GMG - Las Vegas Weekly

December 19, 2013

Las Vegas Weekly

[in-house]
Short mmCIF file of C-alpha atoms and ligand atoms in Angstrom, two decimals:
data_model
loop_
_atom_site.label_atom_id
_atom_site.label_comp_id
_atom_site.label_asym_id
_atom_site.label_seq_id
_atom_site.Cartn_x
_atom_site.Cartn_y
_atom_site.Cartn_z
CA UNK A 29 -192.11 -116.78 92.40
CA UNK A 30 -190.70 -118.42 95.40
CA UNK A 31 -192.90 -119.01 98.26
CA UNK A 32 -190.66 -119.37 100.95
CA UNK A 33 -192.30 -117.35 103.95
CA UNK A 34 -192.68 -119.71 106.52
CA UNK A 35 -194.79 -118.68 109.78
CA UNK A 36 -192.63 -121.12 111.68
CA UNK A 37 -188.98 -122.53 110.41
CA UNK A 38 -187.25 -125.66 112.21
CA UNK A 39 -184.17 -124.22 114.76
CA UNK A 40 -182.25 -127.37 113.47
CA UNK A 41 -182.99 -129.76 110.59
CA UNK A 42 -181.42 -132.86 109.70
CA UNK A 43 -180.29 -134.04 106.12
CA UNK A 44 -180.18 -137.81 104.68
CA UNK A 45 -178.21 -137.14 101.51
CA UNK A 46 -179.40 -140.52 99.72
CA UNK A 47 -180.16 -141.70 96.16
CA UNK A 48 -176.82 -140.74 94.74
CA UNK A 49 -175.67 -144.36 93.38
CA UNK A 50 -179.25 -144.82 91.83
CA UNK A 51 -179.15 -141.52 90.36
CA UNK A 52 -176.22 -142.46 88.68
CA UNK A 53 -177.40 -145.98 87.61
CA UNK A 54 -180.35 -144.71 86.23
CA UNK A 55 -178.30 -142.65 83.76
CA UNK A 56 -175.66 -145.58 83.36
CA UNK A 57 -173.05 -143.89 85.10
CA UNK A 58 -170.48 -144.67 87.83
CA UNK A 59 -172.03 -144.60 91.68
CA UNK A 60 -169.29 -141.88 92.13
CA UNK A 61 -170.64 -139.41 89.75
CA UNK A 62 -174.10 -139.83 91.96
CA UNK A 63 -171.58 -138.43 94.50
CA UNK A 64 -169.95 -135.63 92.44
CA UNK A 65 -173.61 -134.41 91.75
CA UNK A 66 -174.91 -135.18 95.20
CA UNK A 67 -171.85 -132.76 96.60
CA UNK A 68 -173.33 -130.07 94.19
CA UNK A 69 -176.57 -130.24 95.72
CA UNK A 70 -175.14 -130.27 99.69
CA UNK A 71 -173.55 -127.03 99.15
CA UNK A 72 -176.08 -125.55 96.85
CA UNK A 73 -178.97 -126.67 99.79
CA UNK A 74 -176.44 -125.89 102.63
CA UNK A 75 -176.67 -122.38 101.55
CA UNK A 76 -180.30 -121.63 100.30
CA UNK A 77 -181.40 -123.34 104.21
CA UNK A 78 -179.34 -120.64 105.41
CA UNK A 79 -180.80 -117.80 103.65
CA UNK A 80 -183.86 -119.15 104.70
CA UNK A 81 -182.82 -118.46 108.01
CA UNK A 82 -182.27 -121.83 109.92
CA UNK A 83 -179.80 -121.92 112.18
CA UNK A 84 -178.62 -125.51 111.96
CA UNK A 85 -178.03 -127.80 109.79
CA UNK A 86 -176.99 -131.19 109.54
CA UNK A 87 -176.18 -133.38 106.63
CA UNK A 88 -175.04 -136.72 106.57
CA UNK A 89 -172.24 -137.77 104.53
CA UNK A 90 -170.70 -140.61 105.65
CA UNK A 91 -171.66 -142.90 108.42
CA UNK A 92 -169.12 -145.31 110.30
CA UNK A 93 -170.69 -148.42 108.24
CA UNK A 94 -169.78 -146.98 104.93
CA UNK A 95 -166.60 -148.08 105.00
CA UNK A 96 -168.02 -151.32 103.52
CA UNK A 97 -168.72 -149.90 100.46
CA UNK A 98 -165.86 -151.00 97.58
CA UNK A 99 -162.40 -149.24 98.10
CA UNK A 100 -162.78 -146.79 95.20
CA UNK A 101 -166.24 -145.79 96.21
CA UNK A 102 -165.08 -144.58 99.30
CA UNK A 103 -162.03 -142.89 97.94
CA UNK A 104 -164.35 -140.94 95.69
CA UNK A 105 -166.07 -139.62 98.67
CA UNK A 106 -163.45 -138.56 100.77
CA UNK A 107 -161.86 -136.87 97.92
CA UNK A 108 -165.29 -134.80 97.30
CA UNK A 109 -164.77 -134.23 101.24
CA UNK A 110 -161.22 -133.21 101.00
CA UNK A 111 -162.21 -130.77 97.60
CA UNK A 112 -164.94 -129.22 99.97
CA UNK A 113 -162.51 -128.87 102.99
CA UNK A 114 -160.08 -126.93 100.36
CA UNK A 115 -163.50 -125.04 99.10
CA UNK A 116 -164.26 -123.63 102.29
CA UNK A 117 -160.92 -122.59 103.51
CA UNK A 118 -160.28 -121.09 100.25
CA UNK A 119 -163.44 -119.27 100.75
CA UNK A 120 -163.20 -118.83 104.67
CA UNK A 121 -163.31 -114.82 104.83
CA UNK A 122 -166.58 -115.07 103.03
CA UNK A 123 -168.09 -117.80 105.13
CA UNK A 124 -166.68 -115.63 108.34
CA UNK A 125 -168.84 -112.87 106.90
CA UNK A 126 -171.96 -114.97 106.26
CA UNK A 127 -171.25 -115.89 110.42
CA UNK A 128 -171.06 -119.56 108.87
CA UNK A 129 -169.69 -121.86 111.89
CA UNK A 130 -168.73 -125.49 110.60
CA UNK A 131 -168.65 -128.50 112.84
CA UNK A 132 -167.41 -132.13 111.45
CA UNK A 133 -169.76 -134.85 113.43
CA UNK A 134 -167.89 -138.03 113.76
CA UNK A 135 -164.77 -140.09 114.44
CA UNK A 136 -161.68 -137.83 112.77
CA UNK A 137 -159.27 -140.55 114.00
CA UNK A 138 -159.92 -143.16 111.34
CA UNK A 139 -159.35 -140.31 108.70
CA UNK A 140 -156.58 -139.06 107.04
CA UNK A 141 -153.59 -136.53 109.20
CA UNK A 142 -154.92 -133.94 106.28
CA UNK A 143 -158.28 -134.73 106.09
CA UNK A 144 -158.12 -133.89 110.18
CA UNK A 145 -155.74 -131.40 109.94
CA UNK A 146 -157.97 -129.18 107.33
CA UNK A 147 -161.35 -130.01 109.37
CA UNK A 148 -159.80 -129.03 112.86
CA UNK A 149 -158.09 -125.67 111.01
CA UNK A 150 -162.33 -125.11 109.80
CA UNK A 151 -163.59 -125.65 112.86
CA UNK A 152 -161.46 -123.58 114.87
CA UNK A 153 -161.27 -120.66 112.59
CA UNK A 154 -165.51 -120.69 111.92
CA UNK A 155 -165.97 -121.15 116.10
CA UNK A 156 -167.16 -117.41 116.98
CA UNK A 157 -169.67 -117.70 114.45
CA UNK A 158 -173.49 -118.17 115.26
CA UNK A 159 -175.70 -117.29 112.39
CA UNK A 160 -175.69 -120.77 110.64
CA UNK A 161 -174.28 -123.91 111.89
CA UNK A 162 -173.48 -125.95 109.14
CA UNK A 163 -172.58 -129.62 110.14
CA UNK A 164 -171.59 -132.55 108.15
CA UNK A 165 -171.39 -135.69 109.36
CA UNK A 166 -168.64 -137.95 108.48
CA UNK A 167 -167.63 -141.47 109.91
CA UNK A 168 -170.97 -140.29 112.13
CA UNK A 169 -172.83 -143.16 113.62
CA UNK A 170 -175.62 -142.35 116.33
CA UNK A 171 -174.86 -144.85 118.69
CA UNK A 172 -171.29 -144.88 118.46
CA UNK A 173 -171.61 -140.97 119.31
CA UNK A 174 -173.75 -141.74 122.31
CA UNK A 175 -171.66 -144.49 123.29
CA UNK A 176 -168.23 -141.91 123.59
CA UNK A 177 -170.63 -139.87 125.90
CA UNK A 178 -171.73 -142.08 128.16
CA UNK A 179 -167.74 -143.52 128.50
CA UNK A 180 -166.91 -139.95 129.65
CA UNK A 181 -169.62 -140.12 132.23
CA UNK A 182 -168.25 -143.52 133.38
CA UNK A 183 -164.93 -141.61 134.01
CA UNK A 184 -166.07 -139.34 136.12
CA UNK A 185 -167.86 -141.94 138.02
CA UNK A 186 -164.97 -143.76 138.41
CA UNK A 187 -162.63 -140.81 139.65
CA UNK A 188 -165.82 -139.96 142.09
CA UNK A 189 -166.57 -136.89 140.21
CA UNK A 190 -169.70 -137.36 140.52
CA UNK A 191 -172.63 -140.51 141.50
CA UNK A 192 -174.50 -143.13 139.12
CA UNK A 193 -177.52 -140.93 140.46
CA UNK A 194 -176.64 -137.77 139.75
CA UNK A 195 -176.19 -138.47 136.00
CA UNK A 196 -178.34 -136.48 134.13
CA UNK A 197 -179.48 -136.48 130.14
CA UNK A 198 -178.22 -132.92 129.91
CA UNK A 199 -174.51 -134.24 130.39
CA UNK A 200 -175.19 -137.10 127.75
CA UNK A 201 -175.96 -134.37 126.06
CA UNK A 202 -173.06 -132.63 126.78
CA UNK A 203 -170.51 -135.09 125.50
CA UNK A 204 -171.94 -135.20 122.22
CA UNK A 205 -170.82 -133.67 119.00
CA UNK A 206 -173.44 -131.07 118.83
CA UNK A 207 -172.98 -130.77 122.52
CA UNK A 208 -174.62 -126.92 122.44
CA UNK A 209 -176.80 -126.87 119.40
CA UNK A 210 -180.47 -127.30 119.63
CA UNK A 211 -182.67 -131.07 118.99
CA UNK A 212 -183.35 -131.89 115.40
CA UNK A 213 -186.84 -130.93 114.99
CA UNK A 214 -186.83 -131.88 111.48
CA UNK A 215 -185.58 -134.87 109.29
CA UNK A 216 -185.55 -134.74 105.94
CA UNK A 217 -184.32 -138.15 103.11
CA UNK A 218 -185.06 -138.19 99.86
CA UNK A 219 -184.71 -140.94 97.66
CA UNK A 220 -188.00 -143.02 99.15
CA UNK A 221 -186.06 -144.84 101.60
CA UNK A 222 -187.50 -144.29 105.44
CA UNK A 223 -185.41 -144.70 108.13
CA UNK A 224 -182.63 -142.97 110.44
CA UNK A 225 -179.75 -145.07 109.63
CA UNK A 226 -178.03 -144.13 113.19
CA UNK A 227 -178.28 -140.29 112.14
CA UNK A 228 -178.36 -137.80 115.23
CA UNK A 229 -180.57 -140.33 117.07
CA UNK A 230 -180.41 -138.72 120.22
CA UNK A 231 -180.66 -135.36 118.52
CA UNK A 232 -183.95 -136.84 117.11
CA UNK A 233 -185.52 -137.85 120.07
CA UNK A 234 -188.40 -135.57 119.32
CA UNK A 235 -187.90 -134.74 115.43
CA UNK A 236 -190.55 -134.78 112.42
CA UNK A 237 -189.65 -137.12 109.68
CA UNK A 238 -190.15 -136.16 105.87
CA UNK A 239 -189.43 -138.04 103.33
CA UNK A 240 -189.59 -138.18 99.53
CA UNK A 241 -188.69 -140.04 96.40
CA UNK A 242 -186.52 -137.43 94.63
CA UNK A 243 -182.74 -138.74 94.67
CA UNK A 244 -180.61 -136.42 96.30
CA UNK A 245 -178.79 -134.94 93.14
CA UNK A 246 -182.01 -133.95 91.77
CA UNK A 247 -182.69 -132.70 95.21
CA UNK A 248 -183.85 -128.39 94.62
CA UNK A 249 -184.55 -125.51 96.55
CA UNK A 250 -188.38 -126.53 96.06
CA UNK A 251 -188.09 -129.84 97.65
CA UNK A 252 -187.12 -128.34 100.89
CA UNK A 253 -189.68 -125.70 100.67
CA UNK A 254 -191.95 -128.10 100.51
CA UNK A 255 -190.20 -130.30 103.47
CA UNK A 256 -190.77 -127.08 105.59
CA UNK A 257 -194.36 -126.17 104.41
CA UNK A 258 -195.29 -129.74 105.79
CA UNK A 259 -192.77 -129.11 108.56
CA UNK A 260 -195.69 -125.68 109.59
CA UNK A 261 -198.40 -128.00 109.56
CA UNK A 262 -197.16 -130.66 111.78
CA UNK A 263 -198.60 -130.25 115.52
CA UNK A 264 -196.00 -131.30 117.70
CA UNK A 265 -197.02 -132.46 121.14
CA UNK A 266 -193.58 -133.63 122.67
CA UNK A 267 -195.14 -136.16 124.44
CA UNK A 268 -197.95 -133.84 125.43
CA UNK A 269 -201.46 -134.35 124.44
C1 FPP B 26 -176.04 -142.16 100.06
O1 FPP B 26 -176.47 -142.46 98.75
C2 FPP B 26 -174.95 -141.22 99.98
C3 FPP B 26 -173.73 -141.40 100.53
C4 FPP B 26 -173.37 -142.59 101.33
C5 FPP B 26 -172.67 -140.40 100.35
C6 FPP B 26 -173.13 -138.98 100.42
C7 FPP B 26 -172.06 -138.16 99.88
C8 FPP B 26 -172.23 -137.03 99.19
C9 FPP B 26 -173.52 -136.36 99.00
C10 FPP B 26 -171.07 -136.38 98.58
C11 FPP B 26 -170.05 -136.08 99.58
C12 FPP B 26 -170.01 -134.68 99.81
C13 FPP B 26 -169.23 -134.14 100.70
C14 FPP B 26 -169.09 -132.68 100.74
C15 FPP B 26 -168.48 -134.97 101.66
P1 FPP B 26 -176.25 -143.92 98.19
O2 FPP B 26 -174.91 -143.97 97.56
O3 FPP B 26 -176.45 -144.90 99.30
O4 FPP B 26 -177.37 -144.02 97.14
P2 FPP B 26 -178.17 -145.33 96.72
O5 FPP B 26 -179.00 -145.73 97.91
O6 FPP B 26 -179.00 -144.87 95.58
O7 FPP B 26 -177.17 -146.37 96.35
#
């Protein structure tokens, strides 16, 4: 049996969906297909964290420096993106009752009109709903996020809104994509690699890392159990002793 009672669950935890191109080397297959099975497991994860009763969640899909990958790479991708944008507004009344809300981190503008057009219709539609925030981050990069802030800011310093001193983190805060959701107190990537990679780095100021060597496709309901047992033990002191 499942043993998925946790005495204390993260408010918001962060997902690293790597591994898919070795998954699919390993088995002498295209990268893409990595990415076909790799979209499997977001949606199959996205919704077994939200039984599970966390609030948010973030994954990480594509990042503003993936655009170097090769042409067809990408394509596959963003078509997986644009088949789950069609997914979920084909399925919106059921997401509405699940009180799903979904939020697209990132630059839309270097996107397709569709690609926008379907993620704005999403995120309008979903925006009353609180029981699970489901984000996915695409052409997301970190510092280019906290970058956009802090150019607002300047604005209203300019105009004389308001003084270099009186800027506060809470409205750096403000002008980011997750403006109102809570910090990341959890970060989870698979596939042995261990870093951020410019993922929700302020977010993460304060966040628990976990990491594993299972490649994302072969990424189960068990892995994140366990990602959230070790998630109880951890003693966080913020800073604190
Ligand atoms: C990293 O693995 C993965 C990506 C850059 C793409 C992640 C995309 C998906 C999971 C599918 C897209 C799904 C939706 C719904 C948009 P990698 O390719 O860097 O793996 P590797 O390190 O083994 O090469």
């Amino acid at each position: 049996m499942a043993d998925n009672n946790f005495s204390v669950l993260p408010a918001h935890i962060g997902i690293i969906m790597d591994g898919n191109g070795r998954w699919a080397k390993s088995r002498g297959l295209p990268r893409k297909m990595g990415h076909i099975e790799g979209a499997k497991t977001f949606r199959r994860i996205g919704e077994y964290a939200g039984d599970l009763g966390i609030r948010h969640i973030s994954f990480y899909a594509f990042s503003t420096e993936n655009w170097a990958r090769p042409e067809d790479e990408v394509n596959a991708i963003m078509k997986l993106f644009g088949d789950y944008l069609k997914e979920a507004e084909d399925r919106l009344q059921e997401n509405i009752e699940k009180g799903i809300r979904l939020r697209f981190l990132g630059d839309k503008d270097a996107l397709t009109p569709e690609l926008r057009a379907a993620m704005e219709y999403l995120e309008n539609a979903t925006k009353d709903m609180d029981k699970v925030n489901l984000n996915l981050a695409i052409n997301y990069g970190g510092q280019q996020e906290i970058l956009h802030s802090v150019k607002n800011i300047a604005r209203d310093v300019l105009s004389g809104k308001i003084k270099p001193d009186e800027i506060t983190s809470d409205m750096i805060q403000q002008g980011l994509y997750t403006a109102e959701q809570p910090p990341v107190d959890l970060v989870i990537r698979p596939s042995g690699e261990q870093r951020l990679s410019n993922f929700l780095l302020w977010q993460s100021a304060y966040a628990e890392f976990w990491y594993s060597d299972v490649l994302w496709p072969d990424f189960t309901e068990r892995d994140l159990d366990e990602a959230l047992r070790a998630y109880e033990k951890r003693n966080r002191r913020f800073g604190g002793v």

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AS WE SEE IT… > WHAT CANOPY? Behold SlotZilla, which magically makes the Fremont Street Experience disappear. > CAPTION HEAD Caption text goes here caption text goes here caption text goes here SLOTZILLA RISES Fully grown, the new Downtown attraction has blocked out a beloved view In November 2012, the Fremont Street Experience announced plans for a new attraction that would "change the Downtown skyline." At a press conference on the First Street Stage, Mayor Carolyn Goodman, LVCVA President Rossi Ralenkotter and Fremont Street Experience President Jeff Victor unveiled a 6-foot model of SlotZilla, the epic, 100-plus-foot-tall zipline that promised to become an "iconic landmark" and bring 100 new jobs to Downtown. The little tower looked kinda cute that day, clocking in at the height of your average Danish dude and flanked by a pair of colorful showgirls that were echoed in its design. Thirteen months later and almost complete, however, SlotZilla has indeed altered the Downtown skyline—and, perhaps more dramatically, the neighbor- hood's sightlines, too. The view down the Fremont Street Experience from Fremont East was once one of my Downtown favorites— kitsch, history and humanity all jostled together in a pulsing mix of light and sound. Some nights it beckoned, others it repelled, but it always felt like the ultimate visual representation of Las Vegas—overwhelming and slightly sketchy, but essentially beautiful. Now that SlotZilla has risen just outside Neonopolis on the Fremont Street Experience, that view is no more. The area once known as Glitter Gulch and the lighted canopy above it are blocked completely by the giant ride's metal frame. Conversely, from the Experience, SlotZilla blocks out the bars and shops of Fremont East, offering no hint of the development behind its bulk. When the zipline finally opens, likely sometime early next year, it will no doubt bring new visitors to Downtown and to the Fremont Street Experience over which it sails. I hope they realize that the street doesn't end with SlotZilla's imposing frame—even if they can't see the many reasons to venture beyond it. –Sarah Feldberg PROJECT 100, ABRIDGED SLOTZILLA BY TOM DONOGHUE; RENAULT TWIZY BY DANIEL ROLAND/AP A pocket guide to the next big endeavor Downtown What is it? A vision for urban connect- expected to be about $50 and include bike sharing and the on-demand shuttle system, with the ability to tap into other services when needed. Higher levels of membership will include more services, and Project 100 promises: "... we can get you on your way within five minutes, if located in the city center." Local Norwegians blow up Edvard Munch's 150th on social media Let's call it "Munching"— affectionately imitating revered Norwegian artist Edvard Munch's masterpiece, "The Scream," in honor of his 150th birthday on December 12. Our own chapter of the Sons of Norway, the Vegas Viking Lodge, called on members for photo and video tributes on Facebook, Instagram and Twitter. "For the Norwegian diaspora, Munch is naturally a source of great pride," says Erik Pappa of the Vegas Viking Lodge. "'The Scream' is, of course, his most famous work. Despite its dark sense of foreboding, its iconic nature lends itself to being used for fun—and we Vegas Vikings like to enjoy ourselves. Hence, the challenge!" Here are some of the Vikings saying tusen takk, or thanks a lot, to Munch. –Erin Ryan For more with the Vegas Vikings, visit lasvegasweekly.com. Is it part of the Downtown Project? It's affiliated with DTP, but Project 100 is a separate company founded by Zach Ware (known for his work with DTP, Zappos and VegasTechFund). What will it cost? Basic membership is edness through on-demand, point-to-point transportation in Downtown Las Vegas. The ambitious model blends green vehicle sharing, chauffeured rides and public shuttle services available through one mobile app at three levels of monthly membership. WE ALL SCREAM! What's with the 100? "100+ on-demand drivers, 100+ shared cars, 100+ shared bikes, and 100+ shared shuttle bus stops." (Project 400+ just doesn't have the same ring.) What's the goal? In a segment on KNPR What vehicles will be in the sharing pool? Options will range from a bicycle to last week, Ware put it this way: "Our goal overall is to develop a new way for people to connect with each other and their city. So we're looking beyond car sharing and we're saying, 'How can we actually think about recreating the fundamentals of how people move in a city?'" –Erin Ryan an electric Tesla Model S to a Renault Twizy (think battery-powered mini rover). Visit goproject100.com for more. When does it start? The first phase will be an "invite-only beta program" launching next spring in the Downtown core. DECEMBER 19–25, 2013 LASVEGASWEEKLY.COM 13_AWSI_2_20131219.indd 13 13 12/18/13 1:28 PM

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